Nametsi in happier times

Nametsi in happier times

I have talked at length to my friend in Uganda and with my former employer who I worked with in Nametsi, currently in Namibia. I now have a clearer idea of what exactly happened to Nametsi. I Will not go into it here, it is too dreadful.

The BBC have covered the news and you can find the latest news on Nametsi here, or here to go to IRIN.

Damascus, my friend spent all day yesterday up at Nametsi. He is familiar with Nametsi from our time working there and lives a couple of villages away. He tells me that the place is unrecognizable. Where once there was a valley is now flat. Of the Health Unit there is no trace. An odd bit of concrete here and an iron sheet there.

We are talking about what can be done to help prevent things like this taking so many lives. Natural events like this are unavoidable in this part of Africa, we are powerless to prevent it…ever.

But we may be able to help prepare people on what to try should it happen to them and prevent it from taking so many lives next time.

Early days; I hope to talk to Damascus again shortly, you can imagine, phone coverage is difficult.

Stay well

About Ian

Handyman, humanitarian, inventor, blogger and finally a house husband looking after Cecilia, Julia, William near Hvalstrand in Asker, Norway.
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5 Responses to Nametsi…update.

  1. Ian says:

    Hei thanks for that!
    Actually, I can almost read your blog now……..and no, my Norwegian has not come on in leaps and bounds! I use the Google Chrome browser and I recently found a neat ‘extension’ that I can set to automatically translate any Norwegian pages that I visit. It is pretty good, not perfect but I get the message!
    I of course agree with your words, we should wake up every day full of the joys of spring when you compare our lives to many that we share this planet with!
    Take care

  2. Gunhild says:

    Hi again,
    Your reports on Nametsi were inspiring to me. Wrote a little something on Perspective on my blog: In Norwegian, but maybe Cia can transelate 🙂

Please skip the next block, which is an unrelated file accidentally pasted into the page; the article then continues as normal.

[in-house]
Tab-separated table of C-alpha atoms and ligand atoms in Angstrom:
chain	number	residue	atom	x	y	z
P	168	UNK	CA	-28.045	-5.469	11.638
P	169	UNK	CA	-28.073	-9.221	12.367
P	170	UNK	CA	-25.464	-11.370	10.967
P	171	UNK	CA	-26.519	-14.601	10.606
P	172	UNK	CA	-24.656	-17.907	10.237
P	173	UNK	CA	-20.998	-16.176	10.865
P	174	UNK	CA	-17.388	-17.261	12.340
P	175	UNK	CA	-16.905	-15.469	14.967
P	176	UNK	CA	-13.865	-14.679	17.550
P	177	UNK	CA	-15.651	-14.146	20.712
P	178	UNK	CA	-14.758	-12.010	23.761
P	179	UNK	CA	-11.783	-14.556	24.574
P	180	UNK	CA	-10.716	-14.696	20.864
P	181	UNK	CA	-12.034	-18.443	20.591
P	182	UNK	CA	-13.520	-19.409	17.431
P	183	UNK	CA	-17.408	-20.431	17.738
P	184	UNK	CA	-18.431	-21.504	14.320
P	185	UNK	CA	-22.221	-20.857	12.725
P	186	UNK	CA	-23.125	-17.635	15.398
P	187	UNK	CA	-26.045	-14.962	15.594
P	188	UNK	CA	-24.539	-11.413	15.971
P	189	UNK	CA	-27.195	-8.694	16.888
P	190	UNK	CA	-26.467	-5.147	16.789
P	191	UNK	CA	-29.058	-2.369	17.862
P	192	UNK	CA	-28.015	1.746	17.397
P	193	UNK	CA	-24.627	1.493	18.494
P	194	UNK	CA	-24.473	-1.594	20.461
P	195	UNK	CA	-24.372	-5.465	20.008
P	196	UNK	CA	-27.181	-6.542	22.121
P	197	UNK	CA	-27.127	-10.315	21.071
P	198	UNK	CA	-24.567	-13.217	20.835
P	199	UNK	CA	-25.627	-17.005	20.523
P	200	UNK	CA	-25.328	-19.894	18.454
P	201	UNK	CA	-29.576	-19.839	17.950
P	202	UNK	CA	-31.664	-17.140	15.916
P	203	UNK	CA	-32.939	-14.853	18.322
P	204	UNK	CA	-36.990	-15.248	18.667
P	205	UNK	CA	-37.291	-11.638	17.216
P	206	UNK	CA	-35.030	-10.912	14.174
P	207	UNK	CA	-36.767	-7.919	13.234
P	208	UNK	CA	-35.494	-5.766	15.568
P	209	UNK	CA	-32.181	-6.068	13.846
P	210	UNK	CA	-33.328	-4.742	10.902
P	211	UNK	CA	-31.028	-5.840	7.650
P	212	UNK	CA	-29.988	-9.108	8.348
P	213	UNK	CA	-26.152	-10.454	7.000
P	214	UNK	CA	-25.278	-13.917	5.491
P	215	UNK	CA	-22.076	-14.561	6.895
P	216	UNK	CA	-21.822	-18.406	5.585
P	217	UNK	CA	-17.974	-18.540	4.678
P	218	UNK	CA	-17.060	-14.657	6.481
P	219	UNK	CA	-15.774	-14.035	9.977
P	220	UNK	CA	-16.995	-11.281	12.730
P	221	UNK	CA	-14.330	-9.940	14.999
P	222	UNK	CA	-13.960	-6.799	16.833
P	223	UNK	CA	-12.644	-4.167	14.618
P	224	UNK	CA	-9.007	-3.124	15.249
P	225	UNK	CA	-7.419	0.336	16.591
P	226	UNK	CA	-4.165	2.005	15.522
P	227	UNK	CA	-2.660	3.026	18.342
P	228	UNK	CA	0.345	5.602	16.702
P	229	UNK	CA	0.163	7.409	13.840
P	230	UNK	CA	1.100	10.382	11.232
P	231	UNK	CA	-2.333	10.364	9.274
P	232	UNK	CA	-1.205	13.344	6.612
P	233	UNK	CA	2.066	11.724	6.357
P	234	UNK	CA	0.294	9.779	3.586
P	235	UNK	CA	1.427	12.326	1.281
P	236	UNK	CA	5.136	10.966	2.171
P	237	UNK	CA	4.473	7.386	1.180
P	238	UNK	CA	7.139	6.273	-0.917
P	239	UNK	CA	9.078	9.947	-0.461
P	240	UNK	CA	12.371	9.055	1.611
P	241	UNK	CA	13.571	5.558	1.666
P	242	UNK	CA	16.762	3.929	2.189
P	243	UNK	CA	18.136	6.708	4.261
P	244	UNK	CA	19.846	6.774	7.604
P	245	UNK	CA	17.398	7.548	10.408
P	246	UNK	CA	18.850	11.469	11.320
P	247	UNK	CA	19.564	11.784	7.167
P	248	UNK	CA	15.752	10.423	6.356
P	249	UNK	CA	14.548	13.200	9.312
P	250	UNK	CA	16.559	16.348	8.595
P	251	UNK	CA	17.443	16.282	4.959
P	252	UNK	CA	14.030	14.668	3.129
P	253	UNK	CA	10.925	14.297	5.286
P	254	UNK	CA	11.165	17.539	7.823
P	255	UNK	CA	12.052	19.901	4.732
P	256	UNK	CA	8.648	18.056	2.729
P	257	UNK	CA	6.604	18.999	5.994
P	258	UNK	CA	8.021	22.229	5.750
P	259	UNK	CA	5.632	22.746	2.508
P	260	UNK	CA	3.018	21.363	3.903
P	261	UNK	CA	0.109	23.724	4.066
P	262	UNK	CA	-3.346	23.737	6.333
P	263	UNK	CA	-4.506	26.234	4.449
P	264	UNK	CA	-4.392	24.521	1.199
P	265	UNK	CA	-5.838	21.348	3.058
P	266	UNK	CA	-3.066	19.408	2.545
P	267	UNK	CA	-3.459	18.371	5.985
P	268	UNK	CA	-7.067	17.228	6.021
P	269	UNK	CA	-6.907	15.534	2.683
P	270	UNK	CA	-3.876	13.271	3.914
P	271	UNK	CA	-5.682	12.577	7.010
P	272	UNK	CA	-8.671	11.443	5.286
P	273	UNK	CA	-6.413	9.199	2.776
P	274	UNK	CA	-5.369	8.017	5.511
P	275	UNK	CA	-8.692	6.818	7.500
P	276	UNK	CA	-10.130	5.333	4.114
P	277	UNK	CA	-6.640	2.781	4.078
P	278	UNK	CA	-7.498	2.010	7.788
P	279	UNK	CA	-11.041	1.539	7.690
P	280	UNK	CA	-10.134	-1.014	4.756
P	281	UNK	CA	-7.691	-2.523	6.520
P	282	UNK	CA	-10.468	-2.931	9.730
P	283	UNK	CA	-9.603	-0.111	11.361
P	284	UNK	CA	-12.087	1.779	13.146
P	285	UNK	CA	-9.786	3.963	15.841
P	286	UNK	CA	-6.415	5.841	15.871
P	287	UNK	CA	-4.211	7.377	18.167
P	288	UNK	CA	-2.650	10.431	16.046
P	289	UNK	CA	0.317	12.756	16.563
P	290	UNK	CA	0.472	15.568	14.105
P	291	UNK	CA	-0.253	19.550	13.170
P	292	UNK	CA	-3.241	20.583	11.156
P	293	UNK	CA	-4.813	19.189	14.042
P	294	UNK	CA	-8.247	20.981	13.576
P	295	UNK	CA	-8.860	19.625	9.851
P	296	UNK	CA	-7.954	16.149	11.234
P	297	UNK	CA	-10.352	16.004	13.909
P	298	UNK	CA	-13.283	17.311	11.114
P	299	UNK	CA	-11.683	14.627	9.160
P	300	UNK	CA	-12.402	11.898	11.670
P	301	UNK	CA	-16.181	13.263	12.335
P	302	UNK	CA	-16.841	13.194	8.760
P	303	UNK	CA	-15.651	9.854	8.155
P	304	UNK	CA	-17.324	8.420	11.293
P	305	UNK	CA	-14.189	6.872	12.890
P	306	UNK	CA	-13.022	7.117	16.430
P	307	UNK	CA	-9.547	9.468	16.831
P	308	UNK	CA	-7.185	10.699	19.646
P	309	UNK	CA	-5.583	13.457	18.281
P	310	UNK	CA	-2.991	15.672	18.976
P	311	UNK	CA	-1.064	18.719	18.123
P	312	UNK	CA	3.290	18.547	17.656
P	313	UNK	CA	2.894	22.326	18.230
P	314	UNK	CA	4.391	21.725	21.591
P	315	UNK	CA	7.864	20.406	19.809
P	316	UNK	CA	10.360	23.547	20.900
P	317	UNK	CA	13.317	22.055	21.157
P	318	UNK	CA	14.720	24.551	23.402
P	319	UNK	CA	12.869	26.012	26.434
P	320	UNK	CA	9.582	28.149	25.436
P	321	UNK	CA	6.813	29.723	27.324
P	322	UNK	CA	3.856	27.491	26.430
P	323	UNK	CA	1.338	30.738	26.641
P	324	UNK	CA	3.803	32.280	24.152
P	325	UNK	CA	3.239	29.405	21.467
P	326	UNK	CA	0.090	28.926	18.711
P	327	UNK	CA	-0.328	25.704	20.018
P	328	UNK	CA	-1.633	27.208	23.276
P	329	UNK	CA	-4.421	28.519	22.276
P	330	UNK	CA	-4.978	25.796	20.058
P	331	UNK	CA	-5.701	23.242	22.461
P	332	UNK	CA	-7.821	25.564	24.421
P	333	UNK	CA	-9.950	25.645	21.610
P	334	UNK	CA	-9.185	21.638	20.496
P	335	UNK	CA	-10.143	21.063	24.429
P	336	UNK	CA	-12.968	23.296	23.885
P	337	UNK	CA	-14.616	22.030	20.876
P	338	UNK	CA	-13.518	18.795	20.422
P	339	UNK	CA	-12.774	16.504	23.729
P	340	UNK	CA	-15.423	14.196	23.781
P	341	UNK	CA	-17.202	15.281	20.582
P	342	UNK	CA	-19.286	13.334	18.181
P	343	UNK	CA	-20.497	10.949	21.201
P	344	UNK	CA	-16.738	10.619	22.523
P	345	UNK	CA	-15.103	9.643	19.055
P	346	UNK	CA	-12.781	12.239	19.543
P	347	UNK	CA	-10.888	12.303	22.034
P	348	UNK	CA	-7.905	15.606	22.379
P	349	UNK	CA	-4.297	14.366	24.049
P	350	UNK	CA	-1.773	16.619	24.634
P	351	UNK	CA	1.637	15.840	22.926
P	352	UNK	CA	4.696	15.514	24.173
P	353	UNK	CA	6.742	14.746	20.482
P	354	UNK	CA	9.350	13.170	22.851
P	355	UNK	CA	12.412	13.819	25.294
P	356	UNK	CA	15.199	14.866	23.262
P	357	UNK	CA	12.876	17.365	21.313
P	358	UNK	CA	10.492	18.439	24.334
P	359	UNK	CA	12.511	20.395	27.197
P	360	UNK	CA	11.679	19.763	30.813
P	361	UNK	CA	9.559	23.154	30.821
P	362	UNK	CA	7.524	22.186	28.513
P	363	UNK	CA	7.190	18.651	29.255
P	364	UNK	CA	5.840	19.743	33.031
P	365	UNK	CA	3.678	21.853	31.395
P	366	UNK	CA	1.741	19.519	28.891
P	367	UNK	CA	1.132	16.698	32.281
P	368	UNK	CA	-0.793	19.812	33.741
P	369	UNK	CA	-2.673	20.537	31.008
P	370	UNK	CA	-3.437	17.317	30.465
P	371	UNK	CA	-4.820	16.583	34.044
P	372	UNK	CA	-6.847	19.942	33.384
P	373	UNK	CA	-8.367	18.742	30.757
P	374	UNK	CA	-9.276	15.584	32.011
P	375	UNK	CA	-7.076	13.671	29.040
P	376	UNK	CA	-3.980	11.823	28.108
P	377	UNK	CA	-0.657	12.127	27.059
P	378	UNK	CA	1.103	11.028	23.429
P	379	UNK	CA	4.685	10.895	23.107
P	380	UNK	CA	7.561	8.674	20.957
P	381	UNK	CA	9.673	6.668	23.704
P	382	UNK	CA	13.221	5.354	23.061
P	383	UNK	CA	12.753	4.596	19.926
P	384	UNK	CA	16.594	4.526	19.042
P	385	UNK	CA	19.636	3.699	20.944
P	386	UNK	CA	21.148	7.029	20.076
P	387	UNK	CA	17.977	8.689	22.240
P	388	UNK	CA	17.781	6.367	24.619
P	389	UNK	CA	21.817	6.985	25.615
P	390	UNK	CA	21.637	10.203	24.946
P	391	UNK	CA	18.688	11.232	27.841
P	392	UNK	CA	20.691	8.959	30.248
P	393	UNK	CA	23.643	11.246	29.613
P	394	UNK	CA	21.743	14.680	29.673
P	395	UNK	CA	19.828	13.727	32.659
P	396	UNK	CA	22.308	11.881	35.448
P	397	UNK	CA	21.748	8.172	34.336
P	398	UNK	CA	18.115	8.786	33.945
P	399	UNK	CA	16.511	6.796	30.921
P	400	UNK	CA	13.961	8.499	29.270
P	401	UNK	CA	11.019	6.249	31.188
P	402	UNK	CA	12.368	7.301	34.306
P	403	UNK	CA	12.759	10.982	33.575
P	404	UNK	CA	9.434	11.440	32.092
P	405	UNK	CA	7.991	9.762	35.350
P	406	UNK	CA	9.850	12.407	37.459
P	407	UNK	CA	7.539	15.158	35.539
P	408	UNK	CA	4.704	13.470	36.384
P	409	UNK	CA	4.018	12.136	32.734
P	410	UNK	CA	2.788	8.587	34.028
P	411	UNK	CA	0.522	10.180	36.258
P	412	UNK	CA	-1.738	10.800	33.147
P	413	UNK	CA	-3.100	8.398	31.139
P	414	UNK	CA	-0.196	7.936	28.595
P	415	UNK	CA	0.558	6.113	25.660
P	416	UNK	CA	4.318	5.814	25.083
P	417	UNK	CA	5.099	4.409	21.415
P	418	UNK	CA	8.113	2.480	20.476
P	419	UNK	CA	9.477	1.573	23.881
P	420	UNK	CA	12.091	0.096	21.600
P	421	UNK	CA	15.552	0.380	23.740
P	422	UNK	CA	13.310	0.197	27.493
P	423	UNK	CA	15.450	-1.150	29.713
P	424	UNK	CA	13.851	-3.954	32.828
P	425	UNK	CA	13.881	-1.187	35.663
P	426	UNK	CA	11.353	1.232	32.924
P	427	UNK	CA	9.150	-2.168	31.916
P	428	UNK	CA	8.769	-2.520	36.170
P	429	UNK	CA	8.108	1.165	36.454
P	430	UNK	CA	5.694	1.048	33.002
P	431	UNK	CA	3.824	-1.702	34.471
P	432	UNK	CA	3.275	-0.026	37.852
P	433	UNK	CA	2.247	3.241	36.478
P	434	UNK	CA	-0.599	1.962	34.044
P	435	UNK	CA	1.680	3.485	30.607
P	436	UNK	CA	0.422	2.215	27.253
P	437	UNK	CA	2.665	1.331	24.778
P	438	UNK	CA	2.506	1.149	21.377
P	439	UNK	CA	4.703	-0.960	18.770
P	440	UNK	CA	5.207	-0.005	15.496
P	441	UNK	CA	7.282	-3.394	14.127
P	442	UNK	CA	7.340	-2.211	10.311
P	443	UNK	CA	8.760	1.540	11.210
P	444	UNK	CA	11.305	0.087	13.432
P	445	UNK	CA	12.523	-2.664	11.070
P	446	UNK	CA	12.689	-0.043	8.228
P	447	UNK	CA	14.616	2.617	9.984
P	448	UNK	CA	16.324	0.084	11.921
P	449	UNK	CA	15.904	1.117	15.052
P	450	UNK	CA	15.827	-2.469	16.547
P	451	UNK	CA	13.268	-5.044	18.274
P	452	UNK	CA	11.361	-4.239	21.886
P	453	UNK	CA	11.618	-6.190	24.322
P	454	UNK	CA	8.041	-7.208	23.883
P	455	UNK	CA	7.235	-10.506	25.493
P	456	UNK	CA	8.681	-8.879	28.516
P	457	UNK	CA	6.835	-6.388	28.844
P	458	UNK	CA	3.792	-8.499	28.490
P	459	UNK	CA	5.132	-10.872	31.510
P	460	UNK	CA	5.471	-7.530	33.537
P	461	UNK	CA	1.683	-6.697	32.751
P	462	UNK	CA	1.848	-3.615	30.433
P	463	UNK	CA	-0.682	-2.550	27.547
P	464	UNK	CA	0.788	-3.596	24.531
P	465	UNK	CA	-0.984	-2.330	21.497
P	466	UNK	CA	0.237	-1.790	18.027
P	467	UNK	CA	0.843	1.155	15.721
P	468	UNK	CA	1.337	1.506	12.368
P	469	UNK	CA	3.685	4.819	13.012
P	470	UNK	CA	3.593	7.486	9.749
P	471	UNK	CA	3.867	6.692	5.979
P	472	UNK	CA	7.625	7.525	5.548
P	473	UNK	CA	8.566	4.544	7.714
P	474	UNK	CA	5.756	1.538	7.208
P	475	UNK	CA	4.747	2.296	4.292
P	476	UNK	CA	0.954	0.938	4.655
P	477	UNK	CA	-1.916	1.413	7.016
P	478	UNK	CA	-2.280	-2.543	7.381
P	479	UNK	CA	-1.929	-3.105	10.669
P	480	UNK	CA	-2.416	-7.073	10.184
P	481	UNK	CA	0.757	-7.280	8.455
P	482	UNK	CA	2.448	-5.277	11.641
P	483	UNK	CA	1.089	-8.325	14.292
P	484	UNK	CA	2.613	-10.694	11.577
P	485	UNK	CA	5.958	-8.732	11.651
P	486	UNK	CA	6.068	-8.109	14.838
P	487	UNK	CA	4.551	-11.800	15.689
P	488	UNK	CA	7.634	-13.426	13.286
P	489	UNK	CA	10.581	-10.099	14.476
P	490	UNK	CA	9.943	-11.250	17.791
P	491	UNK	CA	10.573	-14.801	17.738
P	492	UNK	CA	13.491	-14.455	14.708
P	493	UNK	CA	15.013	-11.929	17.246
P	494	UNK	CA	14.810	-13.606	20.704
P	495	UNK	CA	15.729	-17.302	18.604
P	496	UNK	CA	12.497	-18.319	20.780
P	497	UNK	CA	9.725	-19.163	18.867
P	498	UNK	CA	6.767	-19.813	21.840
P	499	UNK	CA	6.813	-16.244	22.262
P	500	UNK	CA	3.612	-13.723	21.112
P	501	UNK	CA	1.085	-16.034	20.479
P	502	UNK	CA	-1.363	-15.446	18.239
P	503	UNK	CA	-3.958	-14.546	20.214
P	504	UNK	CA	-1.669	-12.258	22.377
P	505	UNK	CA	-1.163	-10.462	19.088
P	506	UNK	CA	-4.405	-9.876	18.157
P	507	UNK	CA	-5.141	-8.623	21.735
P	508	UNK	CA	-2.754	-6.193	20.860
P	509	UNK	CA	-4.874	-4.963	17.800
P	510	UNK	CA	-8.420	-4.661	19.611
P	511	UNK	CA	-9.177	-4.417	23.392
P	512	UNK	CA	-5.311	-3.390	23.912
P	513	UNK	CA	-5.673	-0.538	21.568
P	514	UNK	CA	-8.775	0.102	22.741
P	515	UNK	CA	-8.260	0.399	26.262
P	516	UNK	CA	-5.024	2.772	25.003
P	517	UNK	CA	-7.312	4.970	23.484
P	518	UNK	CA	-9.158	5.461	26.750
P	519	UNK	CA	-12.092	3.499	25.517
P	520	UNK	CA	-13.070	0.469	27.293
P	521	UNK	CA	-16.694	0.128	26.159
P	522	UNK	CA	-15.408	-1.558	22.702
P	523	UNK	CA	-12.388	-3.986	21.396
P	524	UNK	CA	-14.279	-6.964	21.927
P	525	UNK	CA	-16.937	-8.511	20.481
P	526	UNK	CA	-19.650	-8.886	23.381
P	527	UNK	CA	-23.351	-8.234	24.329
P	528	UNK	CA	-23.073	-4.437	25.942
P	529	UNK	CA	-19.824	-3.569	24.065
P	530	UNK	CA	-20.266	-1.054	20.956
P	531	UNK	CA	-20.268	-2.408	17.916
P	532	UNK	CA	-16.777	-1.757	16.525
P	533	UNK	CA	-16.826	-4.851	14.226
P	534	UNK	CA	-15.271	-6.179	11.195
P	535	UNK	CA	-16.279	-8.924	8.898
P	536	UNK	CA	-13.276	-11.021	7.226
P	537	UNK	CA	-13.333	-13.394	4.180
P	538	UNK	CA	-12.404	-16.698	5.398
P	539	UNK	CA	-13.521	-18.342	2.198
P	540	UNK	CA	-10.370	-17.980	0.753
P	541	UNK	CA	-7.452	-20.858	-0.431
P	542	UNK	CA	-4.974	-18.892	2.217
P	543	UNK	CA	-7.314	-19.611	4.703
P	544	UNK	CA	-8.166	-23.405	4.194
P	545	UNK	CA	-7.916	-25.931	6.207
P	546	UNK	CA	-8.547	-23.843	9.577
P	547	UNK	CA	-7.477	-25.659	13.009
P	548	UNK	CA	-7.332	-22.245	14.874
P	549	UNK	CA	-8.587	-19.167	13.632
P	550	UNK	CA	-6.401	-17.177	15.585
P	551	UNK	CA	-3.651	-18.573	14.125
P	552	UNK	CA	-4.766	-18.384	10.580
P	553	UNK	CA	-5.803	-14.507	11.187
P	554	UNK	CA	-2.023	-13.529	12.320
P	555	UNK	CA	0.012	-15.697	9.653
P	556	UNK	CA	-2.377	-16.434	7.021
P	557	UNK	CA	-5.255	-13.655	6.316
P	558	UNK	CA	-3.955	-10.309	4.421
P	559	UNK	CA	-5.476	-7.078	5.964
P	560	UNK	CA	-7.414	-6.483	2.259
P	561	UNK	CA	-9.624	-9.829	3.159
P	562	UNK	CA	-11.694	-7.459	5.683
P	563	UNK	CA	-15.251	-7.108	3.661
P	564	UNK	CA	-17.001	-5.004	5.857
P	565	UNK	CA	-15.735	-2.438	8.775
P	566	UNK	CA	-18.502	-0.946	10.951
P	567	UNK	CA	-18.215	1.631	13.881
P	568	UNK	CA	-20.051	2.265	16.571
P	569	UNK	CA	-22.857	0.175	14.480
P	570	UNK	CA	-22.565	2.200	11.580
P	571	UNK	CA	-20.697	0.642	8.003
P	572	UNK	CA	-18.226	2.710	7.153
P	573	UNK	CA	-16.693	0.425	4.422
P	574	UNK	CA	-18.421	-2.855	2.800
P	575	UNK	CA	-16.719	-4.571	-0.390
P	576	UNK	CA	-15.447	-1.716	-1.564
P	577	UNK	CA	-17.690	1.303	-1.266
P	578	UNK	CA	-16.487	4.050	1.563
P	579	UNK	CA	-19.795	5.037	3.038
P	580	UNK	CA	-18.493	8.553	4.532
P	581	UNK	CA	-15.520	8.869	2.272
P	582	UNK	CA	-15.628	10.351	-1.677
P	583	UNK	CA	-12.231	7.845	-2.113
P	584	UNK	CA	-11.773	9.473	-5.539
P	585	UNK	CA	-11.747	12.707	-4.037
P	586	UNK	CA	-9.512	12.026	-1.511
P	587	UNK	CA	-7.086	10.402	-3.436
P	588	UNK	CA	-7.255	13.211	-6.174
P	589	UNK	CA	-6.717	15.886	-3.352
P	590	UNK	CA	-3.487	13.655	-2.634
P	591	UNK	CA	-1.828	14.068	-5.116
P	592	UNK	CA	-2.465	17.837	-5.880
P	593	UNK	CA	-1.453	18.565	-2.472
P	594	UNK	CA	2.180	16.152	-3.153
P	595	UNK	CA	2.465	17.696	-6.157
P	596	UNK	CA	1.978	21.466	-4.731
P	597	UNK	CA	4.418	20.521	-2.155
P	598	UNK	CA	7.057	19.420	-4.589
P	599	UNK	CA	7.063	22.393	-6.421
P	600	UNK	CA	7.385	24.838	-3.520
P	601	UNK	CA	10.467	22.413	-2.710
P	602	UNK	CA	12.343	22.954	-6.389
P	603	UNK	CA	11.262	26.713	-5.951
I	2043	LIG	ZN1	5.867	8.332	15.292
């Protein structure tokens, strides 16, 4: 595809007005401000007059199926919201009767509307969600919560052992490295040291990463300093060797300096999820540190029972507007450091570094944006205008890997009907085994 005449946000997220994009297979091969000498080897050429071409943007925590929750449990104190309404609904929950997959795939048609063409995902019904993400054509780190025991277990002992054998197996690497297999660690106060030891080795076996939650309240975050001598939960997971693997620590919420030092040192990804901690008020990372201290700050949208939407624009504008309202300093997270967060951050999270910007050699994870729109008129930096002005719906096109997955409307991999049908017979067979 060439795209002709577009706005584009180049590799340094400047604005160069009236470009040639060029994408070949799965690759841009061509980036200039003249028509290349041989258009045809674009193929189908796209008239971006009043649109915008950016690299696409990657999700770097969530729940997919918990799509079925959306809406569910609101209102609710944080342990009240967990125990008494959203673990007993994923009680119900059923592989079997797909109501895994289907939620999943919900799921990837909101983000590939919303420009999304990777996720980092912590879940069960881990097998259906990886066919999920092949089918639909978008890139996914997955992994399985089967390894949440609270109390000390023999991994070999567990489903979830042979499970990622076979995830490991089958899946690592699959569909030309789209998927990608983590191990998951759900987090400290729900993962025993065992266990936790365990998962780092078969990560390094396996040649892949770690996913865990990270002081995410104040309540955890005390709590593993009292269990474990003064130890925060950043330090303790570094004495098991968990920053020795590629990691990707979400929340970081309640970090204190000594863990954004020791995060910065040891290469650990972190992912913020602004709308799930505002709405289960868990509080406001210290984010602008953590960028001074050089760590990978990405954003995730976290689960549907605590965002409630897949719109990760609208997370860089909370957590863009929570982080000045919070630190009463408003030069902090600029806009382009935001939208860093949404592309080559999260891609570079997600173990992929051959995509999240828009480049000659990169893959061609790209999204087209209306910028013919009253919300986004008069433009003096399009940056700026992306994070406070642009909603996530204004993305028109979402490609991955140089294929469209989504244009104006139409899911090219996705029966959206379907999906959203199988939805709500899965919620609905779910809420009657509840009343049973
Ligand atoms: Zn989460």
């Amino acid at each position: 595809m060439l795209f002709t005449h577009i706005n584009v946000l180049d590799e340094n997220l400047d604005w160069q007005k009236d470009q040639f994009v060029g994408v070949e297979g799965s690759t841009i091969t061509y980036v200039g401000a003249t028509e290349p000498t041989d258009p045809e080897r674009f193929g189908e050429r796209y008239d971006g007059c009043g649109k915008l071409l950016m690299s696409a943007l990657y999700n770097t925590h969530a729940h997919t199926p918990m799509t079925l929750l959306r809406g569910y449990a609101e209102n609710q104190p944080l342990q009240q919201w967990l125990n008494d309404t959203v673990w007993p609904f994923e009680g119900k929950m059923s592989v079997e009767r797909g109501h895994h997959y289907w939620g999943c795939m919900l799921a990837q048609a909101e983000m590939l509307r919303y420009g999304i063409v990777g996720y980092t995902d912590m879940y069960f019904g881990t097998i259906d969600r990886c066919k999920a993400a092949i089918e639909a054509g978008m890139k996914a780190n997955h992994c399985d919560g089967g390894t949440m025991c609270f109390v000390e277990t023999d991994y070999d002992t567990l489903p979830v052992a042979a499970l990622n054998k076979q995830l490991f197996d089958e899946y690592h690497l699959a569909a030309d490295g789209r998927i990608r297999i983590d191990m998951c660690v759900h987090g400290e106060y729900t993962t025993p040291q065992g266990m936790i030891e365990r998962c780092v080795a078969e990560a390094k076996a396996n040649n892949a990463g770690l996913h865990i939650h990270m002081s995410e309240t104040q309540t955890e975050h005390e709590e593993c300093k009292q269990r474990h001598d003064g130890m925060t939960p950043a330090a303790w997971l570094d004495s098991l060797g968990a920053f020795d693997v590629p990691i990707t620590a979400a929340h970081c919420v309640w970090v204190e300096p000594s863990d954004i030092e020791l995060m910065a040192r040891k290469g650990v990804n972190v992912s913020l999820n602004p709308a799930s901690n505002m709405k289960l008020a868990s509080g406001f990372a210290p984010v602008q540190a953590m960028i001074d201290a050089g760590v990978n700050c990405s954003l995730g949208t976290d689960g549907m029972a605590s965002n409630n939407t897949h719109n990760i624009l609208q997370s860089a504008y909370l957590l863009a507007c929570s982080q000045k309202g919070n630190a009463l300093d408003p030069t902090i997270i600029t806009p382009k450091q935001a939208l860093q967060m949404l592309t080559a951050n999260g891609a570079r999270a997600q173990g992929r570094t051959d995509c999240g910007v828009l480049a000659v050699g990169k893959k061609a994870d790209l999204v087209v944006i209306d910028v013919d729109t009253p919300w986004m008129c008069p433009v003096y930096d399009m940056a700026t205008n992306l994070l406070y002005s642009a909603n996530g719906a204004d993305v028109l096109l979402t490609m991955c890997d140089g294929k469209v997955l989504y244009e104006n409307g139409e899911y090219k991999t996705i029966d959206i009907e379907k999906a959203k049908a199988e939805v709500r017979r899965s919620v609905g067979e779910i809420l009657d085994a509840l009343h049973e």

3. Pingback: Perspektiv « mitt snitt: et fristed

  4. Ian says:

    Hi Gunhild,
    Thanks for stopping by! Yes…Nametsi. Difficult to describe how it felt to know that all those children fled into the Health Unit thinking that its ‘permanent’ status would make them safe. I have gone over it and over it thinking what could I have done. Should we have built it in a different place; a different design; implemented different education for the staff; held community education after the last mud slide (which happened just as we were finishing the unit).

    But in the end nothing can stop a debris flow as big as that. My local friend also said that no matter what you say; the people who live there are bonded to the land and nothing will persuade them to leave.

    So, the children become another sad statistic, but this time it is one that won’t go away. I will carry the images that I have in my head always.

    Unfortunately we are broke at the moment which is probably a good thing, as I suspect that wild horses wouldn’t have stopped me from going back!

    In contrast, we are rounding off our time out here nicely exploring Rotorua and Lake Taupo, which is proving to be very enjoyable.
    Catch you later,

  5. Gunhild says:

    Hi Ian,
    I haven’t been here for a while, so didn’t see your reports from Nametsi until now. That is horrible! I cannot begin to imagine how these people feel right now. And it must be so difficult for you to be familiar with a place and with people, and not be able to do much to help out. But you did something, by posting info here and letting me and others know (I have to admit that this has passed me by unnoticed, if it ever was on the news here in Norway). I hope you will continue to inform us. All the best!

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